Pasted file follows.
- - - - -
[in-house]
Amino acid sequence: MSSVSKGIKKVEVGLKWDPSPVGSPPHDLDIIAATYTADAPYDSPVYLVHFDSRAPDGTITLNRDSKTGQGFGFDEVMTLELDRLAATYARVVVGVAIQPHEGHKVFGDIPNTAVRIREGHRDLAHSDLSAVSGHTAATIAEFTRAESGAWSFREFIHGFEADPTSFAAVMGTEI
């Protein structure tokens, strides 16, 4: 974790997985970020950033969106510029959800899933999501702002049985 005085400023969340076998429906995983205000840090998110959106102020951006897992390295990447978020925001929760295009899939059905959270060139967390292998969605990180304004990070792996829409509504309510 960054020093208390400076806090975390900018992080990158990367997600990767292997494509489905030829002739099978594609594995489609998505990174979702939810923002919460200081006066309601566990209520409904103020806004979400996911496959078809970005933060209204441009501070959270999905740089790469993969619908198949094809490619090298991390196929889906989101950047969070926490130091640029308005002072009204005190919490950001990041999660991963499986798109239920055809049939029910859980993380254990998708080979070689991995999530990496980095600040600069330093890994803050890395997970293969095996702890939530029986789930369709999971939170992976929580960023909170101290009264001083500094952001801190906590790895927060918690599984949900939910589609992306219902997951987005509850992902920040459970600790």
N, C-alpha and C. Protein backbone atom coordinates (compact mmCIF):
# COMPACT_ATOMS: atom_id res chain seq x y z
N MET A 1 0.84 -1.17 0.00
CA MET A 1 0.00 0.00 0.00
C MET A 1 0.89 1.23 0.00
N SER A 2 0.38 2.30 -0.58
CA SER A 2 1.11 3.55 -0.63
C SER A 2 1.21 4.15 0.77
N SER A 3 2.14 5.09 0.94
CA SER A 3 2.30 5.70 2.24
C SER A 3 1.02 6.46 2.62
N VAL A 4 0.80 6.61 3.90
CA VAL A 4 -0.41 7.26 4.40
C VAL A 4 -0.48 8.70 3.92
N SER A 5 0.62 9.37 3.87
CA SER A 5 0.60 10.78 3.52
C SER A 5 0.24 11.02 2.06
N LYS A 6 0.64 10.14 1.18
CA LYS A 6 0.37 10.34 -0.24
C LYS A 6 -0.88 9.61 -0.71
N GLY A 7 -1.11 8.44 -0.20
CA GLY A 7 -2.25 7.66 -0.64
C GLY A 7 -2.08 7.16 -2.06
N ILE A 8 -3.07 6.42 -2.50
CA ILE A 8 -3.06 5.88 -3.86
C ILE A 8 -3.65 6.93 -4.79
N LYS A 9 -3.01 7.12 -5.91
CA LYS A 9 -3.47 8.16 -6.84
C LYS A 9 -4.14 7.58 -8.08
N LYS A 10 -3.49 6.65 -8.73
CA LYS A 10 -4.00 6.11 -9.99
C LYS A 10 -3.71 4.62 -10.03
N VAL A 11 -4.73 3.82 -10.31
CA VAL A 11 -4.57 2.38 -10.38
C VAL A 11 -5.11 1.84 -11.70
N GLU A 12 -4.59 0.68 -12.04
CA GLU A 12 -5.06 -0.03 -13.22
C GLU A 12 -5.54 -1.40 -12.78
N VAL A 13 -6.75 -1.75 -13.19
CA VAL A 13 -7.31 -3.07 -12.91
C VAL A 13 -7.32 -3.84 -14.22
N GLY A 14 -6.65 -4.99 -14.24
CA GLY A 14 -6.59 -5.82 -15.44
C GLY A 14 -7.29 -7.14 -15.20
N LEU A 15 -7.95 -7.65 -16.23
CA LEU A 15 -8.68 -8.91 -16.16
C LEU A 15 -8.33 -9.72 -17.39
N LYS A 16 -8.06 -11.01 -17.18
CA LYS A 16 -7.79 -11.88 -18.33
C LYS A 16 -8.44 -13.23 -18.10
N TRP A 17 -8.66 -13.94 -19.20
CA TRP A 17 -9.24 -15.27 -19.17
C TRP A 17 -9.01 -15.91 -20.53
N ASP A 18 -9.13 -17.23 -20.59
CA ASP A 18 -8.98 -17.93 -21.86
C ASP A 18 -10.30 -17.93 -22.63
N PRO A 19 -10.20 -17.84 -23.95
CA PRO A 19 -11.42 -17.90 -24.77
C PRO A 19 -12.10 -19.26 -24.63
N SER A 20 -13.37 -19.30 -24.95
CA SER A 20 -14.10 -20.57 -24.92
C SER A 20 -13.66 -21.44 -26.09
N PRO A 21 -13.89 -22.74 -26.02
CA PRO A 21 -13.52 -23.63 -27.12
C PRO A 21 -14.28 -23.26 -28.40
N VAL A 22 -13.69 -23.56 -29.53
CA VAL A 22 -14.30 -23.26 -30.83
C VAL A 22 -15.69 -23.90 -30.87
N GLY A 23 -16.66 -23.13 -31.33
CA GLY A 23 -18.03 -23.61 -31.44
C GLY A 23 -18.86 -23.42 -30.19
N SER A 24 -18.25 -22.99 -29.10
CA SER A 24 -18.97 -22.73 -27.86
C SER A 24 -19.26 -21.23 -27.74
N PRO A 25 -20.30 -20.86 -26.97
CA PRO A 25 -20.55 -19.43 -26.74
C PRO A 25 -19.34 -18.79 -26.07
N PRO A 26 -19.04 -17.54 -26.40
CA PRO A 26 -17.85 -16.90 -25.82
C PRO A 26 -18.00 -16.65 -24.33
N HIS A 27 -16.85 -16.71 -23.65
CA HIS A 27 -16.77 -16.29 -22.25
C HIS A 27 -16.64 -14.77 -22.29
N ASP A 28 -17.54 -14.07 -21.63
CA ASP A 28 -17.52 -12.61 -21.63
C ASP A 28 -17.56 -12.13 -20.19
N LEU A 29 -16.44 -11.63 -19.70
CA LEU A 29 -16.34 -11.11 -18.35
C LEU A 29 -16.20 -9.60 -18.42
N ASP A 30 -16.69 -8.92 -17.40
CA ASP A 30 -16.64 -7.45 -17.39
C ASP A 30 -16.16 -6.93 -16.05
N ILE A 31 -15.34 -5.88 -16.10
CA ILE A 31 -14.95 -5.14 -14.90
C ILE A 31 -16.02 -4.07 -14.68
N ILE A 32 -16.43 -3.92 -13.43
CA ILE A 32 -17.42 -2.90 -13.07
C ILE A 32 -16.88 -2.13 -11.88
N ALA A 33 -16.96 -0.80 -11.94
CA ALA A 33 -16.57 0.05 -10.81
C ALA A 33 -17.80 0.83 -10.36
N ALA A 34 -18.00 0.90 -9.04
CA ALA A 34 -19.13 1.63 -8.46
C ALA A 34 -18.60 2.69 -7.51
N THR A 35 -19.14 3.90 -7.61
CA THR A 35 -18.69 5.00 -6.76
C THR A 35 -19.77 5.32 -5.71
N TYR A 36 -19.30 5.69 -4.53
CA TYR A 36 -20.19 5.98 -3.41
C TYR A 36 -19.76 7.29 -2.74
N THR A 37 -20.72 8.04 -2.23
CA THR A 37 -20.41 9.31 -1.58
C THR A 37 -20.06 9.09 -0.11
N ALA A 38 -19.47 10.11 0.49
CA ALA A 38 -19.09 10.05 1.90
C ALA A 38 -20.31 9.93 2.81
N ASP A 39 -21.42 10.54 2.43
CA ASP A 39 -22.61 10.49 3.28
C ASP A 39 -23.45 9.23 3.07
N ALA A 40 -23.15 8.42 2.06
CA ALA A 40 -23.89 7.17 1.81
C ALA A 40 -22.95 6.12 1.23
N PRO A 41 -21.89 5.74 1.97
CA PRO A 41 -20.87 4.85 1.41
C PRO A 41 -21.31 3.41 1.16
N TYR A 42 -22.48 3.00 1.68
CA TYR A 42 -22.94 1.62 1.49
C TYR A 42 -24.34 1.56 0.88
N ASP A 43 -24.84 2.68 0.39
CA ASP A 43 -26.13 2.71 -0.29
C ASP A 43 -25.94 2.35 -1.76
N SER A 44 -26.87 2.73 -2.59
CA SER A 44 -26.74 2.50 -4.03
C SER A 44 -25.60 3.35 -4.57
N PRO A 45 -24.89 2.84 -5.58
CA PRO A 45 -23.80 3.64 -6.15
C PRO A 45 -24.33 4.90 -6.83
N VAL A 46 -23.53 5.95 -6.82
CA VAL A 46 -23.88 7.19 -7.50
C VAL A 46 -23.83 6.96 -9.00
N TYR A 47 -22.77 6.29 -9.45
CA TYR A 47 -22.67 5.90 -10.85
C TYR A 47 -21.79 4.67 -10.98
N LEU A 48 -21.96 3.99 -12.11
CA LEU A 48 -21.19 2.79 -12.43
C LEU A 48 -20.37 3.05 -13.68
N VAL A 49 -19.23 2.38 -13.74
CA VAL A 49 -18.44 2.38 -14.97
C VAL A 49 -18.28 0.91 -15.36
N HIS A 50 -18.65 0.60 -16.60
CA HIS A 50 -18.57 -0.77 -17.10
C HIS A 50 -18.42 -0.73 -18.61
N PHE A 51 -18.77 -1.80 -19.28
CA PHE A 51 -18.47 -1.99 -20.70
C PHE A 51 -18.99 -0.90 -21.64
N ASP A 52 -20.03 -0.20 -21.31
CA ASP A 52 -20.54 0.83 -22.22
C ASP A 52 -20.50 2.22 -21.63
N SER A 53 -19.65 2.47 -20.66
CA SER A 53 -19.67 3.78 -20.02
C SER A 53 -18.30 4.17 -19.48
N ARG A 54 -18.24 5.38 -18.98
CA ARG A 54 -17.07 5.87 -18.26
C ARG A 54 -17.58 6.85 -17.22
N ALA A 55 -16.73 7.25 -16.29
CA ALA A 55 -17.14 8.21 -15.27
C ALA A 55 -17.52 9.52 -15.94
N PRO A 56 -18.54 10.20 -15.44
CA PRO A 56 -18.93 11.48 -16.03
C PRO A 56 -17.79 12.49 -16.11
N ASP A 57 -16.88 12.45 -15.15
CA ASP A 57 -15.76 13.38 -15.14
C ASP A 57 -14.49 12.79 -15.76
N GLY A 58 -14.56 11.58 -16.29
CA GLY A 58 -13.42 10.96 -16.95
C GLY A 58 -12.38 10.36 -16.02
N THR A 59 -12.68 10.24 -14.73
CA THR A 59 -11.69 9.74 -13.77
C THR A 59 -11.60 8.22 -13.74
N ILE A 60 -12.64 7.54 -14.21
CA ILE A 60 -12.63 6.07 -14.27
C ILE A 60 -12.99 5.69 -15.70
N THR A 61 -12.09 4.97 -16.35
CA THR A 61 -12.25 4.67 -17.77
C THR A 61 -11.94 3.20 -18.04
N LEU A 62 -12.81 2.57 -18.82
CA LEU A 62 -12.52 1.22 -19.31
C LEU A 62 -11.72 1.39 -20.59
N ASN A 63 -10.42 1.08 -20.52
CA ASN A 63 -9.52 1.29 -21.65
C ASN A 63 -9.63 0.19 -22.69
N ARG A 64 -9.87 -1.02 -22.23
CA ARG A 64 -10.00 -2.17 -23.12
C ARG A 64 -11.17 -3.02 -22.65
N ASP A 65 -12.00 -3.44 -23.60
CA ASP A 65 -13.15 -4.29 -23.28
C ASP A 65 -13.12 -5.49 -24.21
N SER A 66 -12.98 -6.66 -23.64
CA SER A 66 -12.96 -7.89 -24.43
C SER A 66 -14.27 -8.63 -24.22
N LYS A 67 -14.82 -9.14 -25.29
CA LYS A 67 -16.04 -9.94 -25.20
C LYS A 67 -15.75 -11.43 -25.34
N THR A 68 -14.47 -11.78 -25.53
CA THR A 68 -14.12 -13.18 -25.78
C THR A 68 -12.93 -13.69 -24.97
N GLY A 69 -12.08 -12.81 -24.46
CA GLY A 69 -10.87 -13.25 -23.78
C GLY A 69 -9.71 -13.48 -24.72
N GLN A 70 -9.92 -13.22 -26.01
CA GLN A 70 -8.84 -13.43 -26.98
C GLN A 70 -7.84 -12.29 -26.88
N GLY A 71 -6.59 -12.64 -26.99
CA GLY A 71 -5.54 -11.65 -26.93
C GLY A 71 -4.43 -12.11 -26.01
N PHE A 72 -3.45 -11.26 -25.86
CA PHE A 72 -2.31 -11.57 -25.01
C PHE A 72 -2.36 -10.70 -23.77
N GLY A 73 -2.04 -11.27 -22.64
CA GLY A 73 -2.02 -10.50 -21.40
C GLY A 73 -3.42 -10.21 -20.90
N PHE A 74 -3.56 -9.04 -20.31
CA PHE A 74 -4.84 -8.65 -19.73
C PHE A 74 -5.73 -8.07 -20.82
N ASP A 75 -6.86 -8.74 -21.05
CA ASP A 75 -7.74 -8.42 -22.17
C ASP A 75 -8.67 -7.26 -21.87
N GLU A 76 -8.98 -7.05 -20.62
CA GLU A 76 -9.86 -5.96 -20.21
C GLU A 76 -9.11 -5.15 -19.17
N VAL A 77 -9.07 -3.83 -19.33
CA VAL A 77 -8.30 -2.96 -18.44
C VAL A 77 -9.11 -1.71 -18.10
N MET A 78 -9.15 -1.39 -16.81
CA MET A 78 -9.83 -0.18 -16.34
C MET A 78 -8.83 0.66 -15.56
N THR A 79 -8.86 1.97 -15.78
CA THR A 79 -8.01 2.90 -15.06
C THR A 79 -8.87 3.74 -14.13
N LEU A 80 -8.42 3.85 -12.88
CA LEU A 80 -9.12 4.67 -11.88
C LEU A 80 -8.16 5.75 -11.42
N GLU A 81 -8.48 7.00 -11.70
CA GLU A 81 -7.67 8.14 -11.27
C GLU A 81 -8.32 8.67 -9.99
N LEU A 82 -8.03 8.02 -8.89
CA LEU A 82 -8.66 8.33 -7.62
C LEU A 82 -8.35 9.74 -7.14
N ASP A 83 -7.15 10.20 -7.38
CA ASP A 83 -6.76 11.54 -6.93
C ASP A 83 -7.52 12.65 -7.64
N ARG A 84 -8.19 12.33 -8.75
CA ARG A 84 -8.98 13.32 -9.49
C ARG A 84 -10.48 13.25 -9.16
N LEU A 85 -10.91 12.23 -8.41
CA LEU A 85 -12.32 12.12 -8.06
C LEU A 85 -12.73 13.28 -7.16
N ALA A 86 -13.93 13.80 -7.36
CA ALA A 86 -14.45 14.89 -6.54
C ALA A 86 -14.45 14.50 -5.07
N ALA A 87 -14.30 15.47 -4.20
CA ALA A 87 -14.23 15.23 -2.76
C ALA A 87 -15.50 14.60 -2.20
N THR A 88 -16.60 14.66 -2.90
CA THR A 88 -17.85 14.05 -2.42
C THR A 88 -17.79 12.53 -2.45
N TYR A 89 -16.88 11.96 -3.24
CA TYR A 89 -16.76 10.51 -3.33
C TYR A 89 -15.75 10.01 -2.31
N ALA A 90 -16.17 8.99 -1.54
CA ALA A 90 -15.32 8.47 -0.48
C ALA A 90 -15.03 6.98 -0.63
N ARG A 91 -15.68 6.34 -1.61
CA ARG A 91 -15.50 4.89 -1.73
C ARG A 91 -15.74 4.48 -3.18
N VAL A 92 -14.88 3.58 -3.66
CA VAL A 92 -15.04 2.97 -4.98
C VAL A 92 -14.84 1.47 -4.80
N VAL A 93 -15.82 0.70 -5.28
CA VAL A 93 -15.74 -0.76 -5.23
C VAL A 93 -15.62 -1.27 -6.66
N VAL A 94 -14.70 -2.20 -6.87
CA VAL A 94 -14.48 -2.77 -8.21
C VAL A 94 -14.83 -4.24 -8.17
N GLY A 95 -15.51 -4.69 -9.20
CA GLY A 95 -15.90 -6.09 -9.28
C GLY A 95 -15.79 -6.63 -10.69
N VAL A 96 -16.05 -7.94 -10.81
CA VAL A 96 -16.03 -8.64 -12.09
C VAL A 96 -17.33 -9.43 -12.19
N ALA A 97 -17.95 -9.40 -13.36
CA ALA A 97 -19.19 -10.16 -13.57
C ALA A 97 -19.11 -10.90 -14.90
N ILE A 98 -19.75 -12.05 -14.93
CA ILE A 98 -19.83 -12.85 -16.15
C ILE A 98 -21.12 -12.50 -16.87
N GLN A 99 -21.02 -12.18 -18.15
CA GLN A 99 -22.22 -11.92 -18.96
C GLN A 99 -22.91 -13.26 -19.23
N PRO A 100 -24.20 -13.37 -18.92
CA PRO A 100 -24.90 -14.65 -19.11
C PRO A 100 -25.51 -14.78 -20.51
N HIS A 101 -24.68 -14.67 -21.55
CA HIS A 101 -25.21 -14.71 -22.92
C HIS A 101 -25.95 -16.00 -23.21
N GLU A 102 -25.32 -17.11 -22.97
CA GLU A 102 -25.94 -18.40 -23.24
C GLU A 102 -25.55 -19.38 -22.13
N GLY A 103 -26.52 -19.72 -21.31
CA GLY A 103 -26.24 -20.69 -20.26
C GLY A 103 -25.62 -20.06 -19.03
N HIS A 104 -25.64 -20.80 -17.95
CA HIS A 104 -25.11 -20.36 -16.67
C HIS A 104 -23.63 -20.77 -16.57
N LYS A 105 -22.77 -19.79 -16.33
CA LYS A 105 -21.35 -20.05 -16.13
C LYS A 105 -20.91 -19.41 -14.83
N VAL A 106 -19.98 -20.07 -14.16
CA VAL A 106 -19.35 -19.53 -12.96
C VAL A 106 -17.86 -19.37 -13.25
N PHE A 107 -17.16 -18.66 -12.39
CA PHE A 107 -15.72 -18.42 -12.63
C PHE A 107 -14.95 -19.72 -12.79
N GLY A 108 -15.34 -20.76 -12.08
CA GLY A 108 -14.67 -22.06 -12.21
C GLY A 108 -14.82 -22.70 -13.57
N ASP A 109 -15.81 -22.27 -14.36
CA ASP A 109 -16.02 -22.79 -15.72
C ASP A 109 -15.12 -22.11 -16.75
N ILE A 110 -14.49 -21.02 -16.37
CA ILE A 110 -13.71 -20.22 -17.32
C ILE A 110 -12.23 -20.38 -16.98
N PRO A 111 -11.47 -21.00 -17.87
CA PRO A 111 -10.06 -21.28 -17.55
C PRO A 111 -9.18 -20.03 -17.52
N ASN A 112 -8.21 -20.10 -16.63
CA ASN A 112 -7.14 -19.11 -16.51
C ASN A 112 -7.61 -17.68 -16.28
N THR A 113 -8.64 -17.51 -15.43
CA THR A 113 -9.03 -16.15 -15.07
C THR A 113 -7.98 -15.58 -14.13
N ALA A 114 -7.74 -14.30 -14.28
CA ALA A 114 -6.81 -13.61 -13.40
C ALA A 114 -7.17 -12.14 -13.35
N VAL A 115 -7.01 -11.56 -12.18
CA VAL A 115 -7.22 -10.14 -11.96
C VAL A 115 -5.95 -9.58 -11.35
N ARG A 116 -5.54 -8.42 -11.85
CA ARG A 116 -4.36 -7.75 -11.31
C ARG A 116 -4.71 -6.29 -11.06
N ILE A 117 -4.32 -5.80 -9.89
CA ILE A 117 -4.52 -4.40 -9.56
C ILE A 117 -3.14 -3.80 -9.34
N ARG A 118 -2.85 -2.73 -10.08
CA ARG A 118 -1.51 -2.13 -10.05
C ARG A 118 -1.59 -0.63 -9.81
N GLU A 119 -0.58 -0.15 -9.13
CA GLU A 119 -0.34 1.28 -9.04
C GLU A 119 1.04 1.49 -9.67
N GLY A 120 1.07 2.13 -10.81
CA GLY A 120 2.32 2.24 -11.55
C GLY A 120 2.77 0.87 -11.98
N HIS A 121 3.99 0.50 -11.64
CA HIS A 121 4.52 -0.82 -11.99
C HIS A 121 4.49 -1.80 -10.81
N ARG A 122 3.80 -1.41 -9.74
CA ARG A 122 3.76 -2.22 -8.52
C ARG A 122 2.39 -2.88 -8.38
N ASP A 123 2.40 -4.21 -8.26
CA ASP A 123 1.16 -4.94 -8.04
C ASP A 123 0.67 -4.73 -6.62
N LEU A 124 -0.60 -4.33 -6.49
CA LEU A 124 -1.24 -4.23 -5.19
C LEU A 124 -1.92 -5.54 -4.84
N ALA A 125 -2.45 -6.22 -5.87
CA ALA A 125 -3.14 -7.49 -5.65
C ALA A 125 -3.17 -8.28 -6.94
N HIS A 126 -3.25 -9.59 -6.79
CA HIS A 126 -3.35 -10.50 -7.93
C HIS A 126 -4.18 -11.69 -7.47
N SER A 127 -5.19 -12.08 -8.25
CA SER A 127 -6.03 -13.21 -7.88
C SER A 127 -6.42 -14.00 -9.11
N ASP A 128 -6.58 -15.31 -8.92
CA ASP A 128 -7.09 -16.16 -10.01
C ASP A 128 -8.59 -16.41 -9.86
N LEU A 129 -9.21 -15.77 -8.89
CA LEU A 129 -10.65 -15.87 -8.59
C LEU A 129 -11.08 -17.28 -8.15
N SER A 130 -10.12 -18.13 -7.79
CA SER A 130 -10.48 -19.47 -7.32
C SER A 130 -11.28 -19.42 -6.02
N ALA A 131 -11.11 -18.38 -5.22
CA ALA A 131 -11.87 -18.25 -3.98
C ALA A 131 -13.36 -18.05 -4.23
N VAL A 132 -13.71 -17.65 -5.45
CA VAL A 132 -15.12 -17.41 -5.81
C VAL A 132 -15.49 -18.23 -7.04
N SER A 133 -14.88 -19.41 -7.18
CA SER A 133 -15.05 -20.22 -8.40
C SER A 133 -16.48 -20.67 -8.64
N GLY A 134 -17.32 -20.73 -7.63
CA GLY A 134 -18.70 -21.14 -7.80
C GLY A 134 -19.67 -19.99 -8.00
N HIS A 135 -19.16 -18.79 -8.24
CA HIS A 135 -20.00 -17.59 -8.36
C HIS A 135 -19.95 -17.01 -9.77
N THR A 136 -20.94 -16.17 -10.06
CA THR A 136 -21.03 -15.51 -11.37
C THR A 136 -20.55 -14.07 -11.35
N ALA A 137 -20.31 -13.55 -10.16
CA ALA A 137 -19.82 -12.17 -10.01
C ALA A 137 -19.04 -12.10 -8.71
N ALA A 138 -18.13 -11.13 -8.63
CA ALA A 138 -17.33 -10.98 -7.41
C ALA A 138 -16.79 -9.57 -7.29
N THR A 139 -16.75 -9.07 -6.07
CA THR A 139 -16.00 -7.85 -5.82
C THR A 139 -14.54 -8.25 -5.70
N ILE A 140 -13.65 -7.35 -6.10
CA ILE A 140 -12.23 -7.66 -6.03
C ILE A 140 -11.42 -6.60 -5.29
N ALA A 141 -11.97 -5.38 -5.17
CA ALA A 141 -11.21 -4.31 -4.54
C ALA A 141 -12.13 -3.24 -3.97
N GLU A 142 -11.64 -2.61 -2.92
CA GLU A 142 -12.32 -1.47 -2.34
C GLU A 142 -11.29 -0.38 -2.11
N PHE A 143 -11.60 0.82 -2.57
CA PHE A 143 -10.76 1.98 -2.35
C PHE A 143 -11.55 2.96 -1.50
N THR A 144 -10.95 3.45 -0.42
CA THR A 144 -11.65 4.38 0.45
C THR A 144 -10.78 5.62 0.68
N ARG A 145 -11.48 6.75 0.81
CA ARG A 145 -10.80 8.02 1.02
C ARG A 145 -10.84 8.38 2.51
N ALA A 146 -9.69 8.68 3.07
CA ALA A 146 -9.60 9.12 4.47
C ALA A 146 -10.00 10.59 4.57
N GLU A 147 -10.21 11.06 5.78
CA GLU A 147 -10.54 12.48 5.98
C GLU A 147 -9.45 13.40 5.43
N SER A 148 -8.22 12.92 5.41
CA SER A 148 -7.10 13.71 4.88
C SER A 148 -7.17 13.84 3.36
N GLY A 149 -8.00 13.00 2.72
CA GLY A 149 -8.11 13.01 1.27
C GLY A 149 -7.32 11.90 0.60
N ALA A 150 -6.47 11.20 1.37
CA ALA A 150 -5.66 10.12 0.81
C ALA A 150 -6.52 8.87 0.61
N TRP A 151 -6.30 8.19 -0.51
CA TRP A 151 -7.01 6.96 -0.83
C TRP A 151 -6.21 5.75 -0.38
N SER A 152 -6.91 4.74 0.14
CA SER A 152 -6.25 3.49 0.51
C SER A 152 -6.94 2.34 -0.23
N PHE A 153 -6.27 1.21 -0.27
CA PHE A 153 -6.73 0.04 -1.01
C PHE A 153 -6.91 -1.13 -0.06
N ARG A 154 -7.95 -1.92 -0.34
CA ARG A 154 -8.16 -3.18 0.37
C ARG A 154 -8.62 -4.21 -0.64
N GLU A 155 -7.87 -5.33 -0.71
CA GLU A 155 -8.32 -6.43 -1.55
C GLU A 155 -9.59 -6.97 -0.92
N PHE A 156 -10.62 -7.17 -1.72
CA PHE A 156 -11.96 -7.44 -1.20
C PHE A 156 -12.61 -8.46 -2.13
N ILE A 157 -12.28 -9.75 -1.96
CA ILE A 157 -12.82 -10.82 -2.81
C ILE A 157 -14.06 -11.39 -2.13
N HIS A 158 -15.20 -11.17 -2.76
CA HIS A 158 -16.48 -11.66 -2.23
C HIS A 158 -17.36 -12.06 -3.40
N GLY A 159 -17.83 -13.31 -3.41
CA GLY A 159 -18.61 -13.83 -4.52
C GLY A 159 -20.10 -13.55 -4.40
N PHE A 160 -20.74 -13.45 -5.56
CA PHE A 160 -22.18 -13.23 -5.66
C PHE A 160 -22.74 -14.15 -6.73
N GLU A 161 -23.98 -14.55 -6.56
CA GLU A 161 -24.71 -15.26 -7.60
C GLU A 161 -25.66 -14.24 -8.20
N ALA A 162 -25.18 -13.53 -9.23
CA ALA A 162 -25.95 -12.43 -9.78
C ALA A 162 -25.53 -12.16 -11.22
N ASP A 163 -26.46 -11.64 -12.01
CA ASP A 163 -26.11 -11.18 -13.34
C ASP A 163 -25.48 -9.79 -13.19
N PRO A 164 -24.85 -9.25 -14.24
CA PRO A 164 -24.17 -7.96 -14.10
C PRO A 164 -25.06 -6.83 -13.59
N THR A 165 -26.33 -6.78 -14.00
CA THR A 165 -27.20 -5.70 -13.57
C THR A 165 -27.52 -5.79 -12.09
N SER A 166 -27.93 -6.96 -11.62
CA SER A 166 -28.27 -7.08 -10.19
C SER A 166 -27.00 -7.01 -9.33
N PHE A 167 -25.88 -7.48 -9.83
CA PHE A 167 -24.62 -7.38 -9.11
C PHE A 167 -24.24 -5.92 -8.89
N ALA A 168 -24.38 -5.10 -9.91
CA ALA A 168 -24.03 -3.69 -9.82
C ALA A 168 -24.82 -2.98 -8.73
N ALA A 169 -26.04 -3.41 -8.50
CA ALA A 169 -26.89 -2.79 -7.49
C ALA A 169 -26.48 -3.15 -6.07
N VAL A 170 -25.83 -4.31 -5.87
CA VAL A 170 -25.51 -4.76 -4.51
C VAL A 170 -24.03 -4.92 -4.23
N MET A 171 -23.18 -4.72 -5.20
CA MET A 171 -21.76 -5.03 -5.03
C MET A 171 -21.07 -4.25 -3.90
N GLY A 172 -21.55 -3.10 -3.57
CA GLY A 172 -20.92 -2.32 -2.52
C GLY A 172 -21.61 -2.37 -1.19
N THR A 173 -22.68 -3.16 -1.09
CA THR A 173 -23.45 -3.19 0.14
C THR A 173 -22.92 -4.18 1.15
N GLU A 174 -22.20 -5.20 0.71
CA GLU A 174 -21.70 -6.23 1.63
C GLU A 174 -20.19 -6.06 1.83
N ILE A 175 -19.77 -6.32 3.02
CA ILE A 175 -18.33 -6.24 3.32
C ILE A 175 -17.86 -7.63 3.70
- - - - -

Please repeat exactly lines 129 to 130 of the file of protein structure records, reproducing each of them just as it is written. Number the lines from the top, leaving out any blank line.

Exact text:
N TYR A 42 -22.48 3.00 1.68
CA TYR A 42 -22.94 1.62 1.49